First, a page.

Fear of God as the Pathway to the Love of God
“The fear of the Lord is the beginning of wisdom;
all those who practice it[ have a good understanding.
His praise endures forever.”
“There is no fear in love, but perfect love casts out fear; for fear has to do with punishment, and whoever fears has not reached perfection in love.” (1)
Are love and fear opposites? In the popular sentimentality of the 21st century West, fear is on a spectrum “negative” emotions to be avoided at all costs (including sanity, truth, and virtue). Christians often like to quote 1 John 4:18 as evidence that our faith should have nothing to do with fear. Others seem to base their whole faith on fear, reducing the gospel to fire insurance. But a more nuanced, canonical approach reveals that the Bible is not as paranoid about fearing God as we modern Christians are. Taking a more holistic view thus undercuts
- Fundamentalist Christians, who use texts like Psalm 111:10 and Proverbs 9:10 to justify a fear-based approach that is both effective and damaging. I can’t tell you how many times I “got saved” as a youth because a preacher scared the hell out of me (literally) and sent me careening toward the altar convinced that God hated me. It’s important to remember that the only people Jesus scared were the uptight religious folks and authorities of empire; the fundamentalist wing of Christianity tends to do the opposite: apologize for empire and religious authority while putting fear into the common folks and ignoring the plight of the poor and marginalized.
- Progressive Christians, who use texts like 1 John 4:18 as proofs against fear having any kind of role in the Christian life. It’s common to hear progressives talk about their “conversion stories” (meaning their transition out of conservative Christianity) as a move from a “fear-and-law-based” faith to a “love-and-grace-based” faith. While I am sympathetic to this journey because it is similar to my own, the truth is that too often Christianities that are solely focus on “love” have such a Westernized, emotive view of love that it tends towards cheap grace and even pantheism. If God is love, and love costs nothing and elicits no response, then discipleship, worship, mission, evangelism matter little.
- Cultural Christians, who have neither fear nor love for God. One significant strand of this is described well by Kenda Creasy Dean from Princeton as Moralistic Therapeutic Deism. Cultural Christians are those who identify as Christians but have no active relationship with God and/or a faith community; they may pray when the chips are down and go to church at Christmas, but day-to-day their decisions and actions are governed by something other than the Triune God. They have neither fear nor love for God, but might occasionally try to use God to get what they want.
Just as it isn’t possible…for someone to cross the great sea without a ship, so someone can’t reach love without fear. We can cross the tempestuous sea placed between us and the spiritual paradise only with the ship of repentance, borne by the oarsmen of fear. If these oarsmen of fear don’t handle the ship of repentance well, by which we cross the sea of this world toward God, we will be drowned in it. Repentance is the ship, fear is the rudder, love is the divine harbor. So fear puts us in the ship of repentance and we cross the tempestuous sea and it guides us to the divine harbor, which is love where all those who labor and have been enlightened by repentance arrive. And when we have reached love, we have reached God. And our journey has ended and we have reached the island which is beyond this world.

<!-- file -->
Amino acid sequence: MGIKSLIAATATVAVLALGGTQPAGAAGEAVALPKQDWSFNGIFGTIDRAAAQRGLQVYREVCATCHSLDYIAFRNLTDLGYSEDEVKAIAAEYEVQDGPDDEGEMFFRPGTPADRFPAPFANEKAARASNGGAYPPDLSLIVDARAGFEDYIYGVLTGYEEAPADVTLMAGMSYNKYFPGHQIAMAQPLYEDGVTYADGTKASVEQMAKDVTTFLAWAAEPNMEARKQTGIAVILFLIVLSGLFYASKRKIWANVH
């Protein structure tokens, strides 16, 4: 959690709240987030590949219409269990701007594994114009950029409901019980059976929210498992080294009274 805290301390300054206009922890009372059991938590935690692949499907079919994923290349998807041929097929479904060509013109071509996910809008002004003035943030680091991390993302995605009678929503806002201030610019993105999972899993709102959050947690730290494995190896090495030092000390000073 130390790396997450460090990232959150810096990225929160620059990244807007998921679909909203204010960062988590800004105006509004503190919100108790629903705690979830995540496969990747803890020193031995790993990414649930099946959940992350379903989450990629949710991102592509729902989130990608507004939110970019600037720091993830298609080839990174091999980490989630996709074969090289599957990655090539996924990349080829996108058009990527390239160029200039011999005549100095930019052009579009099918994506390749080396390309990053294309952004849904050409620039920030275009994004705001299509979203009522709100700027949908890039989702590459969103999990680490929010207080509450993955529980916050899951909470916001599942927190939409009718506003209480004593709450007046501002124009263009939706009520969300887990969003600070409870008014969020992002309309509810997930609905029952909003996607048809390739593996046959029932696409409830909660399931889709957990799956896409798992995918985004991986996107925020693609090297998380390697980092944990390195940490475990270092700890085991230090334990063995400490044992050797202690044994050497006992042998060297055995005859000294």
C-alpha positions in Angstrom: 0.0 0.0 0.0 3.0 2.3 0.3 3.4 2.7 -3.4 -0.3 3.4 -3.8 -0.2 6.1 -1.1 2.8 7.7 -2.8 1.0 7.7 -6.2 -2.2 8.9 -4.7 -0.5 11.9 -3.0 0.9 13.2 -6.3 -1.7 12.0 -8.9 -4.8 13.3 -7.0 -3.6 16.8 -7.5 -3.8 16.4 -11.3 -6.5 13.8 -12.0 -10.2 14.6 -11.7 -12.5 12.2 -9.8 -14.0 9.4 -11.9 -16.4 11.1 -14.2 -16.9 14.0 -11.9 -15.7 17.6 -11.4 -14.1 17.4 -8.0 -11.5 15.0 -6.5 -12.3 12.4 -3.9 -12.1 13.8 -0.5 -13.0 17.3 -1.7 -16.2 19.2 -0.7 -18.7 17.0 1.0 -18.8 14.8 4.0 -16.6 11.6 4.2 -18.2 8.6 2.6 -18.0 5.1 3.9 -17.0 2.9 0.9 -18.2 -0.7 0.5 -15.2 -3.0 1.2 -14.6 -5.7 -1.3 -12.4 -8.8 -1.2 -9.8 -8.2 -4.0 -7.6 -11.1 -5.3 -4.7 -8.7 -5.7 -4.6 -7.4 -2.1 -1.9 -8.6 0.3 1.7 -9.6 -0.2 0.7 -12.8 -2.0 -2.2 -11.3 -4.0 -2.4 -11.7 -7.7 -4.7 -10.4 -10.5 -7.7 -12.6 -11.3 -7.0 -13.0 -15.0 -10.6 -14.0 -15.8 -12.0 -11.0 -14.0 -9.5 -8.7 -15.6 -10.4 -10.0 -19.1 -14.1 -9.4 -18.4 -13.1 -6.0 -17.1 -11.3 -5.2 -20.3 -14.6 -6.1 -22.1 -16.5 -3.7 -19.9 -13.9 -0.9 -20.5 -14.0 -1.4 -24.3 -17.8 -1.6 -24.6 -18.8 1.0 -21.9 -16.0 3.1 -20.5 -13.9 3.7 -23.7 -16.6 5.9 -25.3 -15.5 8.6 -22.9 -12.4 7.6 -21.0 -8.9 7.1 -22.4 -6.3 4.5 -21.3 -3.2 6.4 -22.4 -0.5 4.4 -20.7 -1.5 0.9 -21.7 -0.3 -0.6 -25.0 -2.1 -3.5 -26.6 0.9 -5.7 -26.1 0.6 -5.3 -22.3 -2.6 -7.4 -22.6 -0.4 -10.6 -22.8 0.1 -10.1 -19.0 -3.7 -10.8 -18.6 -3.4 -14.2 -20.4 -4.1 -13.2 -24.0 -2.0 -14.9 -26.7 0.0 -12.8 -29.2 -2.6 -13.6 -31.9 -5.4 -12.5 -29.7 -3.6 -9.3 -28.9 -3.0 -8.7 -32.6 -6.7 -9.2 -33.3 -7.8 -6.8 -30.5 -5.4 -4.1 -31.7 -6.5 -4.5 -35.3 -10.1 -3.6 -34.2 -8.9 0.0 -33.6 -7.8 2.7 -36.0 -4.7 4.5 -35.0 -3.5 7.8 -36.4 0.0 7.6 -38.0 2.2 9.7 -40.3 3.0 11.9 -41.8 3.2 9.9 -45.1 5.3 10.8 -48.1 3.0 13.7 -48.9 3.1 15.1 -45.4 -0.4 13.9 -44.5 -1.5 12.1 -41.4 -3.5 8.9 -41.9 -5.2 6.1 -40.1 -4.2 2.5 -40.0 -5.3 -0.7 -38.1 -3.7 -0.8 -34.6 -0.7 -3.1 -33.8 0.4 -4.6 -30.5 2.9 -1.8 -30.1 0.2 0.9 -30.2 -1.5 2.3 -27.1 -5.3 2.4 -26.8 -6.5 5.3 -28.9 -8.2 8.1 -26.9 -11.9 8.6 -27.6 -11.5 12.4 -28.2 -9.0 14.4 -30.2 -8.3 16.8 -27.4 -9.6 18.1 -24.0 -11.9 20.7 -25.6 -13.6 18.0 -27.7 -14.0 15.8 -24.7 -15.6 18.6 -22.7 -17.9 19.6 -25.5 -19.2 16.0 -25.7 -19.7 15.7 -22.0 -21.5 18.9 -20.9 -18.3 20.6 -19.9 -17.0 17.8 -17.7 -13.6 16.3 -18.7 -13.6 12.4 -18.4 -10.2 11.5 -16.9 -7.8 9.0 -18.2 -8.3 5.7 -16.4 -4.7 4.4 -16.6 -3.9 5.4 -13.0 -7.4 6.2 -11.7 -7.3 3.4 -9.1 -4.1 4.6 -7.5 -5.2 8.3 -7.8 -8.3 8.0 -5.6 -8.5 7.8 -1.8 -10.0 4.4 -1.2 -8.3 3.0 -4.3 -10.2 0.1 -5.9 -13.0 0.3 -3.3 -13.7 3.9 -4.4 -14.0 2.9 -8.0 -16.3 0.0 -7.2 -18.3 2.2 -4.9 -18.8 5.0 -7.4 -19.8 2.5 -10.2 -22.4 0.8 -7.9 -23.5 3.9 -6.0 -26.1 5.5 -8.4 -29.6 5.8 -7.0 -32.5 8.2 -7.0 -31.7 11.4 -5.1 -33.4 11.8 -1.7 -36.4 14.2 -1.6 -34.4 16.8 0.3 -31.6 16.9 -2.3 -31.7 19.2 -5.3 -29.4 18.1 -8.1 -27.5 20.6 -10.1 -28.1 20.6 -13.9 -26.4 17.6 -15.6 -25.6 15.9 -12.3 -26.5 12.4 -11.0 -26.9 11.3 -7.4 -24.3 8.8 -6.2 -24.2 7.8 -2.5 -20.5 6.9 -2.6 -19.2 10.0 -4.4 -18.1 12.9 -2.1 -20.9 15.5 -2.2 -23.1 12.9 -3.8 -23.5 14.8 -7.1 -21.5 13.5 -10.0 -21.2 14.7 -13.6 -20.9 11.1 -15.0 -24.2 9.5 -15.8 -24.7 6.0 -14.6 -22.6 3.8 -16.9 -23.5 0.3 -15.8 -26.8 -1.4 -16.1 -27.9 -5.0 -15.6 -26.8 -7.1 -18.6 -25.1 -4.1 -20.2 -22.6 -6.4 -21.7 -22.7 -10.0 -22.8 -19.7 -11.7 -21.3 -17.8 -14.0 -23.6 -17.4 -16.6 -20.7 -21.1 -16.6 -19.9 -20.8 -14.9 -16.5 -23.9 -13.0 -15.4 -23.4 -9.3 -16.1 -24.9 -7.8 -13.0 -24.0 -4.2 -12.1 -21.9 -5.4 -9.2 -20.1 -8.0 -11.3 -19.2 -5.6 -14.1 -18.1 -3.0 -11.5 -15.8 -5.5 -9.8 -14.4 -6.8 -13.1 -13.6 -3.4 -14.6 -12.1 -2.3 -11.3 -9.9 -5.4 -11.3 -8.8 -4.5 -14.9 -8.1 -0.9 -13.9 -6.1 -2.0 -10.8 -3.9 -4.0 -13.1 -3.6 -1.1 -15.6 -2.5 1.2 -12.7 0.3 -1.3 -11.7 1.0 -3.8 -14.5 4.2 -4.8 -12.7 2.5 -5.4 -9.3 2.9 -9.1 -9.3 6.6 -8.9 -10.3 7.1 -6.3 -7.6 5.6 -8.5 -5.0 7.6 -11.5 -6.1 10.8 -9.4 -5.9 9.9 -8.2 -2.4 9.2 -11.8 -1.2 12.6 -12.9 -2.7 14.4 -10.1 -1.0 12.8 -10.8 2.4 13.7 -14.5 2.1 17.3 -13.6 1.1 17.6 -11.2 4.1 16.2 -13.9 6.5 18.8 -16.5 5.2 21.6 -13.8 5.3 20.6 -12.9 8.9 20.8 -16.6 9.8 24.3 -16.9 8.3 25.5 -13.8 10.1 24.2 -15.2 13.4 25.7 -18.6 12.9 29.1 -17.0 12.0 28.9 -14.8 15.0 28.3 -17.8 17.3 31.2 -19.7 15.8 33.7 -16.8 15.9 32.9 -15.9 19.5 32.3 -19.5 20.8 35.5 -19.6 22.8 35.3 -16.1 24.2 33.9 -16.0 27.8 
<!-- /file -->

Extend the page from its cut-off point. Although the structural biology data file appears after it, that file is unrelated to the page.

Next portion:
In his classic work Orthodox Spirituality, Dmitru Staniloae expands on this by noting that the fear at issue is chiefly fear of a lower love of God, or fear of remaining egotism which would keep us from reaching the harbor of pure love (Wesleyans would call this Christian Perfection, the East would call it theosis or union with God):
The will for a greater love will keep us on board and help us to steer a straight course. It will keep our heads above the giant waves of evil and the egotism which rises up within us. It will lead us straight ahead. Only in the vessel of repentance do we constantly pass over the sinful waves of egotism, which tend to rise up from deeply within us and beneath us. Only by it are we always above ourselves and moving onward from our present position, moving closer to full love, closer to the paradise where the tree of life is, in other words to Christ, the source of love which feeds our spirit. (2)
I love the vision of the life with God as a journey. Like Bunyan’s Pilgrim’s Progress, Eastern spirituality reminds us that there are “many danger, toils, and snares” on the way to the full love of God. (3) A proper and holy fear of failing to reach “perfection in love” and thus the fullness of the life God intends to give us seems, as St. Isaac suggested, a part of our pilgrimage we cannot avoid if we would reach that harbor for which we were made.
What do you think? Does fear have a role to play in our journey towards a full love of God? Are repentance and fear necessarily linked? How would you preach or teach this journey? I’d love to have your feedback below.
- Proverbs 9:10; Psalm 111:10; 1 John 4:18.
- Staniloae, Orthodox Spirituality: A Practical Guide for the Faithful and a Definitive Manual for the Scholar (South Canaan: St. Tikhon’s Seminary Press, 2003), 140-141.
- “Amazing Grace,” by John Newton.